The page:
Safer Together

Safer Together Header (2)

Together. We're safer. Together. We're DB.

 Our vision for safety excellence

Called ‘Together. We’re Safer. Together. We’re DB’, our new safety campaign actively encourages and empowers colleagues across the business to intervene and stop any activity that they believe is unsafe and could lead to injury or an incident. It also seeks to address some of the concerns and misconceptions raised in the Safety Excellence Focus Groups we ran last year – the biggest and most in-depth piece of safety-related research ever undertaken by the business.

At the centre of our new campaign are colleagues involved in almost all aspects of the planning and delivery of our rail logistics services.

As part of the campaign, every colleague will be issued with a card that gives them explicit permission, backed by the UK Board, to intervene and challenge any activity or instruction they believe is unsafe – whether that activity is being undertaken by a colleague, a customer or contractor.

We will create a fair and just culture where colleagues have a shared understanding of safety, demonstrate a positive attitude and safe behaviours on a daily basis and feel empowered to challenge anything they feel is unsafe.

We will actively engage them in the continuous improvement of our safety policies, procedures and performance and share with them the results, consequences and learning from any issues or incidents that may arise.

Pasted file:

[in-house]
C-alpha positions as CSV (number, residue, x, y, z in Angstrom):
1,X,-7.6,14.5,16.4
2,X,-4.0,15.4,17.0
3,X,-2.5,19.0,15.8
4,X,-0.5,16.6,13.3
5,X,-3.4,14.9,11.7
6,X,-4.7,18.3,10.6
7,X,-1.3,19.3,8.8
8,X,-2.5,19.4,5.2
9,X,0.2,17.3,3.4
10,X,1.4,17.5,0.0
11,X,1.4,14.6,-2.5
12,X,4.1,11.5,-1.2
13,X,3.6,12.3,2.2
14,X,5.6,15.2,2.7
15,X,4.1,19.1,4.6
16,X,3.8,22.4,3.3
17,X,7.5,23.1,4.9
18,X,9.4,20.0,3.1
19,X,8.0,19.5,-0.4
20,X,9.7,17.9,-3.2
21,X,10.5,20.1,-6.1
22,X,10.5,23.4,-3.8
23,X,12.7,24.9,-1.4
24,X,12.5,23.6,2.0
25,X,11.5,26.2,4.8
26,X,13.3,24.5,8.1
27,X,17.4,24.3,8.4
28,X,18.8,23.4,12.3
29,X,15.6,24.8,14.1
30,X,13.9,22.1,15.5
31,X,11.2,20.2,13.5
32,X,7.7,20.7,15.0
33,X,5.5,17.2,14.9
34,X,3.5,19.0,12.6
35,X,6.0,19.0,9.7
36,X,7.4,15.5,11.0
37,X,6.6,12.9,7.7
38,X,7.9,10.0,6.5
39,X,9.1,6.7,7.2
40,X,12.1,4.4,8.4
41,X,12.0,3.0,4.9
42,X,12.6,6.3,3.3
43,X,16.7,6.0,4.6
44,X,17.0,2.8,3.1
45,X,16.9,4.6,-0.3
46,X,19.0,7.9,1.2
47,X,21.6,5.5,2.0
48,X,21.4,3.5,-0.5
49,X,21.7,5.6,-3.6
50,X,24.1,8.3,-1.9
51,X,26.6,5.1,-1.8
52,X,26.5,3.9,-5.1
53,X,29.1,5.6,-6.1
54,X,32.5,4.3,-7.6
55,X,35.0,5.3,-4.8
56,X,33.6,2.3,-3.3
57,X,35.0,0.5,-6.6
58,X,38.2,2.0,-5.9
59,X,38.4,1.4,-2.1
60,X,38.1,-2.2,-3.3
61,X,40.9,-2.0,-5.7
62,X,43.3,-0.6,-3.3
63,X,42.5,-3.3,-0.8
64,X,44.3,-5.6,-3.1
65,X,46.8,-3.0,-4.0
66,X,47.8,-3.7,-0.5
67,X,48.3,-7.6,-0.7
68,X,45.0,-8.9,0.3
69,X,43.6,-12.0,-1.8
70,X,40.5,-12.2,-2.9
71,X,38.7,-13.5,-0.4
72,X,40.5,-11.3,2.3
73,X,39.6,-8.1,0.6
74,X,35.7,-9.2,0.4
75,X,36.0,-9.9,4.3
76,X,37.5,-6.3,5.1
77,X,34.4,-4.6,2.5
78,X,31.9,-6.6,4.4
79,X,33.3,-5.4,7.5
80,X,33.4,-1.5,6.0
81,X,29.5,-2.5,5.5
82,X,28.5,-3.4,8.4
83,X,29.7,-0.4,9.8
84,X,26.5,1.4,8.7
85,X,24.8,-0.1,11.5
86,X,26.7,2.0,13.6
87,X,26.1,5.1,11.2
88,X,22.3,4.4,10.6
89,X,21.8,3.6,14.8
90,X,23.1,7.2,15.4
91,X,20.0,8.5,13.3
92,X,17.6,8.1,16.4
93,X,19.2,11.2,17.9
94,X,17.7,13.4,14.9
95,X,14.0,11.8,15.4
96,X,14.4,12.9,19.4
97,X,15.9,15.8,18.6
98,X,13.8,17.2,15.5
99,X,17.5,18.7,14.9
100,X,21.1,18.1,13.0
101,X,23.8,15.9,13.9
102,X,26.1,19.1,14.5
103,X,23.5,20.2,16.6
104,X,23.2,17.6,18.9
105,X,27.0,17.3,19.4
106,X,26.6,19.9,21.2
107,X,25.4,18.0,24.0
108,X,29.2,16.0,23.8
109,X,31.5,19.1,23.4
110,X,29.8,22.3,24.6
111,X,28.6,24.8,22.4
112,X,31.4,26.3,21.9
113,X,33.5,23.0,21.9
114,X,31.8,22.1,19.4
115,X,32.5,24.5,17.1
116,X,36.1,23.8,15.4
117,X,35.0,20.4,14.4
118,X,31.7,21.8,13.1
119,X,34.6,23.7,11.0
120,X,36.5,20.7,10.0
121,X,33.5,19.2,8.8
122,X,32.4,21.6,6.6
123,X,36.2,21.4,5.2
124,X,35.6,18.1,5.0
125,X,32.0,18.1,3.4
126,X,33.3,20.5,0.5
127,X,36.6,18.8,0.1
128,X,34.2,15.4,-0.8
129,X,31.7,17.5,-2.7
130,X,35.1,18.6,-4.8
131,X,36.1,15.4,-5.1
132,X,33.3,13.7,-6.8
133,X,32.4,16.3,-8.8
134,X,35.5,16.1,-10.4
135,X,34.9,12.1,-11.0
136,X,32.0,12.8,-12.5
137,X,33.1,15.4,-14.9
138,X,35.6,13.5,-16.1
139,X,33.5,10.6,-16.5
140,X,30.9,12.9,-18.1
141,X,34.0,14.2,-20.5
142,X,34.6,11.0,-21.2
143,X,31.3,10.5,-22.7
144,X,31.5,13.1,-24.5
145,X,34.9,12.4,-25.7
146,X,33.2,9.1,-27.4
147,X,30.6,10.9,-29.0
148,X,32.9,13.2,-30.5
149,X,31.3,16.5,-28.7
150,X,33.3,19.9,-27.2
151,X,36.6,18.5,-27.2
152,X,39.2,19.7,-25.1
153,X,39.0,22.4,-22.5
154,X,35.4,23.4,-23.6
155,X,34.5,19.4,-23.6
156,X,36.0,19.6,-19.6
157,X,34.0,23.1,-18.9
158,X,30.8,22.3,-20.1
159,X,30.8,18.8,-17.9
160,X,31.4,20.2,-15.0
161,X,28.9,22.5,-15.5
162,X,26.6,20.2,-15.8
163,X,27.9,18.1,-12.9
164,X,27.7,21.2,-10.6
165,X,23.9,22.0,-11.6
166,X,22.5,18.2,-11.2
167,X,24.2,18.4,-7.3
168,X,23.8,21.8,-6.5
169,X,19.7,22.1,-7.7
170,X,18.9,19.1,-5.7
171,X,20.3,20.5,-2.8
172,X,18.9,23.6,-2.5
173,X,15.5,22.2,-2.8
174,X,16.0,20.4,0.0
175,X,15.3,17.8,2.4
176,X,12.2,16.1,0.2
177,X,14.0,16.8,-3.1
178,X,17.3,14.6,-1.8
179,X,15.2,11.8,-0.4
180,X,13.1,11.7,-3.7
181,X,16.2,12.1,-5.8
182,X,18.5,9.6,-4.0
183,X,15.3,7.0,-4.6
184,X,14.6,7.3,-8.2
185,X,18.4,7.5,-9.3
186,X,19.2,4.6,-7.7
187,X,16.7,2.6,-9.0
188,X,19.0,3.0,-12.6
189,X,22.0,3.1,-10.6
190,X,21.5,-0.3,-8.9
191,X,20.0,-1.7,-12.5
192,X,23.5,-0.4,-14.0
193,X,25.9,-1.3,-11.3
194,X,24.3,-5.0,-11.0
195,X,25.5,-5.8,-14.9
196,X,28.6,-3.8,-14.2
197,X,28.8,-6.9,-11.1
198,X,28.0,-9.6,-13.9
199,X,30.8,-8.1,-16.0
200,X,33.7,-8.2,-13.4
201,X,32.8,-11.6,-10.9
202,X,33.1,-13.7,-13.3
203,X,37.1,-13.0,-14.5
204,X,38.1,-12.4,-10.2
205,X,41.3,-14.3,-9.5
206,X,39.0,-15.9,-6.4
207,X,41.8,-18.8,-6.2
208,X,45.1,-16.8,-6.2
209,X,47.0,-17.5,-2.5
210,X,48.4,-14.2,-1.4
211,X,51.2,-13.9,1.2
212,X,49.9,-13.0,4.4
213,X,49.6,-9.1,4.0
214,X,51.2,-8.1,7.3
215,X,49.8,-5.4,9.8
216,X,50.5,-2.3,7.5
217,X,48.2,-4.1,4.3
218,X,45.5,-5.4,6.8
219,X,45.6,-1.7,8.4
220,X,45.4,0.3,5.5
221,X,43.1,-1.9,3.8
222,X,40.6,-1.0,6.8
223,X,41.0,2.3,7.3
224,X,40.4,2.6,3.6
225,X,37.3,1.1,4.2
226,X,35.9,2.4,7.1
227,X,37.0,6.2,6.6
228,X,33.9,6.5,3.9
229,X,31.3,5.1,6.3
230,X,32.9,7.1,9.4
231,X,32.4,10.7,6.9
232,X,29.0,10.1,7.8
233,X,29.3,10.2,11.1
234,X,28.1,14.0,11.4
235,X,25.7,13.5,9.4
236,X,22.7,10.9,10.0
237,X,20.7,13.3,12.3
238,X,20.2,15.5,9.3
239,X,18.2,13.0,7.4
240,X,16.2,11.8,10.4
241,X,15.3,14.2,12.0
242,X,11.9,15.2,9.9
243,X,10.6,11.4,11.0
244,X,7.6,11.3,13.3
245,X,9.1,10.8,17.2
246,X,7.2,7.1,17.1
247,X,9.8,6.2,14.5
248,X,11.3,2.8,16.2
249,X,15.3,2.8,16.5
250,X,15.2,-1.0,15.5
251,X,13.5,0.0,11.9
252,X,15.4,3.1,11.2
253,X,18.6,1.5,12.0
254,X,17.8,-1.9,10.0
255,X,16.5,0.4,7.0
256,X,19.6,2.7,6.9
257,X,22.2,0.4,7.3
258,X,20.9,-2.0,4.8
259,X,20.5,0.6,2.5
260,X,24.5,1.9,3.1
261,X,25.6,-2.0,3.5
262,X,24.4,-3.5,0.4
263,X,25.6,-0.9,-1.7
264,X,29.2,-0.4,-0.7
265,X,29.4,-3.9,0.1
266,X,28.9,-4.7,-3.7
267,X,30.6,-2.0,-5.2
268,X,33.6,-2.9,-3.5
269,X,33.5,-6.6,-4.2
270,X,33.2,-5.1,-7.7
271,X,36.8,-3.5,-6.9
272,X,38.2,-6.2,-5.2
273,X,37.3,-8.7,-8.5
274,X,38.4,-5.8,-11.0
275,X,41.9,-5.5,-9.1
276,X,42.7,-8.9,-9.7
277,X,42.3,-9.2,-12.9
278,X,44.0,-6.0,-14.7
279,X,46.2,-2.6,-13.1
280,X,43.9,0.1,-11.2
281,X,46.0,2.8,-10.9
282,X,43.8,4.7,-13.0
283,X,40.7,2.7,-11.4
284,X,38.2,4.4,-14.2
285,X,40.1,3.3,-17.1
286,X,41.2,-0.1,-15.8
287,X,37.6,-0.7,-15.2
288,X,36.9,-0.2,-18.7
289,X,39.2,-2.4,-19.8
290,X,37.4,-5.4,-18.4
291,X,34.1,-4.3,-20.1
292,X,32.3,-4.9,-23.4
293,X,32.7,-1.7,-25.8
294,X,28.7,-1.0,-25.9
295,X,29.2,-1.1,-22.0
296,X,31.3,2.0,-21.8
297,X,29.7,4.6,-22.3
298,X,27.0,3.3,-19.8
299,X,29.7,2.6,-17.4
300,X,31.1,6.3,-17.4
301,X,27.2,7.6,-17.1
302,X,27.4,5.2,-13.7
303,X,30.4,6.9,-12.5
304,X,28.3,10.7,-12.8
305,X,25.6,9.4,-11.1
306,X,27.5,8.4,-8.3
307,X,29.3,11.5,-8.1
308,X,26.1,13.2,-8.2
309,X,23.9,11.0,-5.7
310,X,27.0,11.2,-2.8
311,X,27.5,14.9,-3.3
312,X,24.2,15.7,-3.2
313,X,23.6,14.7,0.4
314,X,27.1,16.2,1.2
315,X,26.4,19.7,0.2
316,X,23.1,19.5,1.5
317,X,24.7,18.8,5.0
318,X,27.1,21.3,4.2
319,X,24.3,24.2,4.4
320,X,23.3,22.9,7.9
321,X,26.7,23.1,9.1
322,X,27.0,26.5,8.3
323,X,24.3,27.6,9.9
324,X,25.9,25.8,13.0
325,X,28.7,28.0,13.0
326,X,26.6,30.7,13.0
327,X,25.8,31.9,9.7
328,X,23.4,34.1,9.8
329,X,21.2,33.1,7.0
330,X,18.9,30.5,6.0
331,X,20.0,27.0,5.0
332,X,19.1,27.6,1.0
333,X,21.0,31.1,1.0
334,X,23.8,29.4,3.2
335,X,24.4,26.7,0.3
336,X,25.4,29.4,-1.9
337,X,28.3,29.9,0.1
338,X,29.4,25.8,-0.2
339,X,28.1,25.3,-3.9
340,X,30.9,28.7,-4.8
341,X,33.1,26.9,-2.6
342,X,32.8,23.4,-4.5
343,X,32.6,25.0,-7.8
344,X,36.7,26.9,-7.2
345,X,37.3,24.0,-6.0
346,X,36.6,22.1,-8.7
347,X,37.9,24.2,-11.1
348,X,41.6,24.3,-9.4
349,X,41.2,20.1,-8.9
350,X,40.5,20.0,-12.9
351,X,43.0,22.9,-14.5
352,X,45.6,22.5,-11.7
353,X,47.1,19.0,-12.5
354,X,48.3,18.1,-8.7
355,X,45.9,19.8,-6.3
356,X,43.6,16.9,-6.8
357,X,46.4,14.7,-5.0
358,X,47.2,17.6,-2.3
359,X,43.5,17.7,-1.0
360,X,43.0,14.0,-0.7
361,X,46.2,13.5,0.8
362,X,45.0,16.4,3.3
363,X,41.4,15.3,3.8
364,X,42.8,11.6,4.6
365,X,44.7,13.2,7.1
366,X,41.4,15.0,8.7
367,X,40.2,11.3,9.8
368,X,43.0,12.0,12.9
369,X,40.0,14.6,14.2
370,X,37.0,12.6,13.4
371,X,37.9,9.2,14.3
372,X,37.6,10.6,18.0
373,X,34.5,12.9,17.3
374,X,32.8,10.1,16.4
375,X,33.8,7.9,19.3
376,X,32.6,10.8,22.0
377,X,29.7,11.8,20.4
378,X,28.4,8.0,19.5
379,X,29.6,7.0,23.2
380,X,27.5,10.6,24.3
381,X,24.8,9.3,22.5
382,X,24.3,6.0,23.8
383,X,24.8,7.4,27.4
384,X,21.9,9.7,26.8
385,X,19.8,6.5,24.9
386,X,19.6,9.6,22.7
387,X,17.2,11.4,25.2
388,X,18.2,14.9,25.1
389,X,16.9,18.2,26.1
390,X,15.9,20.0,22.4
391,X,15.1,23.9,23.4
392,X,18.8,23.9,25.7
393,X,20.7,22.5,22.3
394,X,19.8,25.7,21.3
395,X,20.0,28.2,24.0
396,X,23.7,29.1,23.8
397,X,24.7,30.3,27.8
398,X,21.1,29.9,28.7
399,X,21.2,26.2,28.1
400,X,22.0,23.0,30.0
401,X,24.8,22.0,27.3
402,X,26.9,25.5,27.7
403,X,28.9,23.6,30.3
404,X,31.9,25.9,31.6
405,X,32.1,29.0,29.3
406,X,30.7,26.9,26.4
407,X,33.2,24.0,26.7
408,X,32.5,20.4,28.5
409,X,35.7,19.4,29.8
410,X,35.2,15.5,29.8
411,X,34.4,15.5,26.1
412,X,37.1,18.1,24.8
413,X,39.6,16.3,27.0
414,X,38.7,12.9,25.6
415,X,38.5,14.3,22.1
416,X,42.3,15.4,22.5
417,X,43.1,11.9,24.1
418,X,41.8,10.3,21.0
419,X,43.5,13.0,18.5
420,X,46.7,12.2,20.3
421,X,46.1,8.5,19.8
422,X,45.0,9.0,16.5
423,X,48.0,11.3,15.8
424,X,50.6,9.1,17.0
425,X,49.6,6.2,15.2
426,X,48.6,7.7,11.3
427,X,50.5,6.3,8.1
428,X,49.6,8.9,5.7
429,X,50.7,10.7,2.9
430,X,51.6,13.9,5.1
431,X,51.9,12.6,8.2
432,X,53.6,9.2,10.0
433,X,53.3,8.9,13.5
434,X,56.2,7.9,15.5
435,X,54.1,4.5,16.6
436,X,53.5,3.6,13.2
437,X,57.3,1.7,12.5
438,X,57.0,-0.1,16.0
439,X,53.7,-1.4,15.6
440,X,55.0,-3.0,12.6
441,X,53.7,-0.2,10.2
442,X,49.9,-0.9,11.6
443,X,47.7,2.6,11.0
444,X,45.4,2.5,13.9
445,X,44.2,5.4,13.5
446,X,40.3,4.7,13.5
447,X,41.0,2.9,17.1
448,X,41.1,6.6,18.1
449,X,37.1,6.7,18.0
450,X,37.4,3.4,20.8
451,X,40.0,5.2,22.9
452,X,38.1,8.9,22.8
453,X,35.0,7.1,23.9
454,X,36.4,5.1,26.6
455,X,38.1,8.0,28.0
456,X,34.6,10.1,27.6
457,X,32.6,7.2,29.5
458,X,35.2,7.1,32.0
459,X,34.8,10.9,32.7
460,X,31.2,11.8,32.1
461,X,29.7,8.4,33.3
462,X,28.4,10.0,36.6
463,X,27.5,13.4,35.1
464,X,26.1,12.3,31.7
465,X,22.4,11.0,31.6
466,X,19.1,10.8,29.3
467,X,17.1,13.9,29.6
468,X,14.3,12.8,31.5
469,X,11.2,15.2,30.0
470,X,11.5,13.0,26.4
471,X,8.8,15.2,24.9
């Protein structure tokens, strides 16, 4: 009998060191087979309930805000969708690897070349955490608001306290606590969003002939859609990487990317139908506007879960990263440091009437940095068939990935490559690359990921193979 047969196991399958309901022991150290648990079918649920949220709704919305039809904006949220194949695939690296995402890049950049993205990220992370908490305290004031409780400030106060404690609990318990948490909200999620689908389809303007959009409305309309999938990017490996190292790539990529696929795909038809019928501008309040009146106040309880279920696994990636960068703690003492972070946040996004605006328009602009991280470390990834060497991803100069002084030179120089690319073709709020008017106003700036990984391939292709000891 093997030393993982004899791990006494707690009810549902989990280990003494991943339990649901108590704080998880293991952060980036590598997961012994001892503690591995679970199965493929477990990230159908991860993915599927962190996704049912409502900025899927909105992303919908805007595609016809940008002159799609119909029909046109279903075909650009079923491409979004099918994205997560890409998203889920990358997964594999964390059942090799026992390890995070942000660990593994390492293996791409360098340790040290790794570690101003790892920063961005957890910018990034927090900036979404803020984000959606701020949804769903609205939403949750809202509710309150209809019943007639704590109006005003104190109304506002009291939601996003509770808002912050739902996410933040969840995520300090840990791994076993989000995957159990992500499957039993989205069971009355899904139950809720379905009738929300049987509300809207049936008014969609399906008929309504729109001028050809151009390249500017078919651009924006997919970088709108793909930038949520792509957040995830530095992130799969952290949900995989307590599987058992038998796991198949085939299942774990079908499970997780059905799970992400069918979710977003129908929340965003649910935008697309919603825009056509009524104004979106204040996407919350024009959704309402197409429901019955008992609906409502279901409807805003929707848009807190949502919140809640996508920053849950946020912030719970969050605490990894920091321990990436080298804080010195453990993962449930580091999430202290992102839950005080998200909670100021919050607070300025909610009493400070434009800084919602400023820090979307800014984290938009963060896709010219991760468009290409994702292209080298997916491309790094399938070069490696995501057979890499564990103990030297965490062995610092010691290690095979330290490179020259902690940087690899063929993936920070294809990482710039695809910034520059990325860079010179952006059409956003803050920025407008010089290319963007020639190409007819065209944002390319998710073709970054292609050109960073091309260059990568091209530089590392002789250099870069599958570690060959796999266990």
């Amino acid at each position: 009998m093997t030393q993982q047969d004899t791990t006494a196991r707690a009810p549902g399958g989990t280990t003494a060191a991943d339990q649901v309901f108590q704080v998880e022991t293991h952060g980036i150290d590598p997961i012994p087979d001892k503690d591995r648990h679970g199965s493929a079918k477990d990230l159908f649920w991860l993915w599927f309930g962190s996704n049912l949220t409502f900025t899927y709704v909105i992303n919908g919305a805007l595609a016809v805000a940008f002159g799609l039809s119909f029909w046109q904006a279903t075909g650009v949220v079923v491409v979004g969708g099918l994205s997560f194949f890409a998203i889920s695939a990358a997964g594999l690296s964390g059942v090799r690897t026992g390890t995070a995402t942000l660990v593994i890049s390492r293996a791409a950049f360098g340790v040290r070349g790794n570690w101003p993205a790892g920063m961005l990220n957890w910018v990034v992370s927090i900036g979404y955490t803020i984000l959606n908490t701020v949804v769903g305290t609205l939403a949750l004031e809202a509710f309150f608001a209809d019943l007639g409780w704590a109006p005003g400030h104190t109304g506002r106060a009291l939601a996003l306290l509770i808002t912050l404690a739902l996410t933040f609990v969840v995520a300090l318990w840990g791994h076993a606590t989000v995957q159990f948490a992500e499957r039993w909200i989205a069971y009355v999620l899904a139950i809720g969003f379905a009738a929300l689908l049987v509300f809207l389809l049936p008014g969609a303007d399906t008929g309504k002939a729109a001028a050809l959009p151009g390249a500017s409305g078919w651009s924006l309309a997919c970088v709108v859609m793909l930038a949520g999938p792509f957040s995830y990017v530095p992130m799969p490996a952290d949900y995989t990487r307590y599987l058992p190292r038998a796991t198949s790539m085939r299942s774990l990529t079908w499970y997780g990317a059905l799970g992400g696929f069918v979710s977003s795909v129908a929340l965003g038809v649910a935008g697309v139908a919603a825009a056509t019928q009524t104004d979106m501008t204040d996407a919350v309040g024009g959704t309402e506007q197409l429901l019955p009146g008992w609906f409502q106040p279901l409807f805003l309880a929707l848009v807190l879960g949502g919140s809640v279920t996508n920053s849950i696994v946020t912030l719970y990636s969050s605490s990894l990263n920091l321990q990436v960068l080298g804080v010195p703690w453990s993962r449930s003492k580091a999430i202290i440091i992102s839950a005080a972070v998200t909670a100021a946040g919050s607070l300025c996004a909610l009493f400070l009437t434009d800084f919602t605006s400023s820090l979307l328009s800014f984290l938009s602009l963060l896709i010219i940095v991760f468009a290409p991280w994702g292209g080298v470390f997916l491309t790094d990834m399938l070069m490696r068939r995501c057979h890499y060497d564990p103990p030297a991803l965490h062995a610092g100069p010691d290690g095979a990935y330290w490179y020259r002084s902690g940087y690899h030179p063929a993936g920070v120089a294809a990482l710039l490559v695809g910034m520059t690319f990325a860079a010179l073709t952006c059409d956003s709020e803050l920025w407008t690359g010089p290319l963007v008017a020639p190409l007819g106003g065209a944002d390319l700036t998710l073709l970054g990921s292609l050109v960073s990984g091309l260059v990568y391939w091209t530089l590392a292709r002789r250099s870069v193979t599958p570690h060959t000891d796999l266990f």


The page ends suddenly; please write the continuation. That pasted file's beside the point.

We will empower them by giving them easy access to the right safety training, technology, information and equipment and we will create an environment where active, two-way discussion and debate is encouraged and questions and suggestions can be raised.

This will ensure that safety is embedded in the DNA of all decision-making at DB Cargo UK.

Together we're safer poster

 Stop. Discuss. Resolve. Review.

  1. If you see a colleague, contractor or customer doing something you feel may be a danger to themselves or others, take the time to approach them in a positive and friendly manner and ask them to stop what they are doing. State your intentions clearly - that you have some concerns about the activity they are undertaking and want to work with them to help avoid potential injury.  Explain that you would like to understand more about what’s taking place. 
  2. Once the activity has stopped, have an open discussion about what they are doing, why they are doing it and what their thoughts are on whether this is the best way to carry out the activity. Try to ask open questions - you will learn more about their skills and experience, the task they are undertaking, what risk assessments have taken place and the Safe System of Work they are following. 
  3. It may be that your fears prove to be unfounded and that you are satisfied with their explanation and the safeguards in place. That’s okay. Work can resume and no further action is necessary. You have no need to apologise for intervening, simply thank them for being receptive to your concerns. However, if either of you have any outstanding concerns about the safety of the task, then no further activity should be undertaken until a resolution has been reached. It may be that the issue can easily be resolved there and then. However, if this cannot be done, then the issue should be escalated to the relevant person.
  4. Every intervention is an opportunity to learn and improve. We would actively encourage you to discuss your interventions and safe behaviour discussions at team meetings so others can take on board any learnings from your interactions.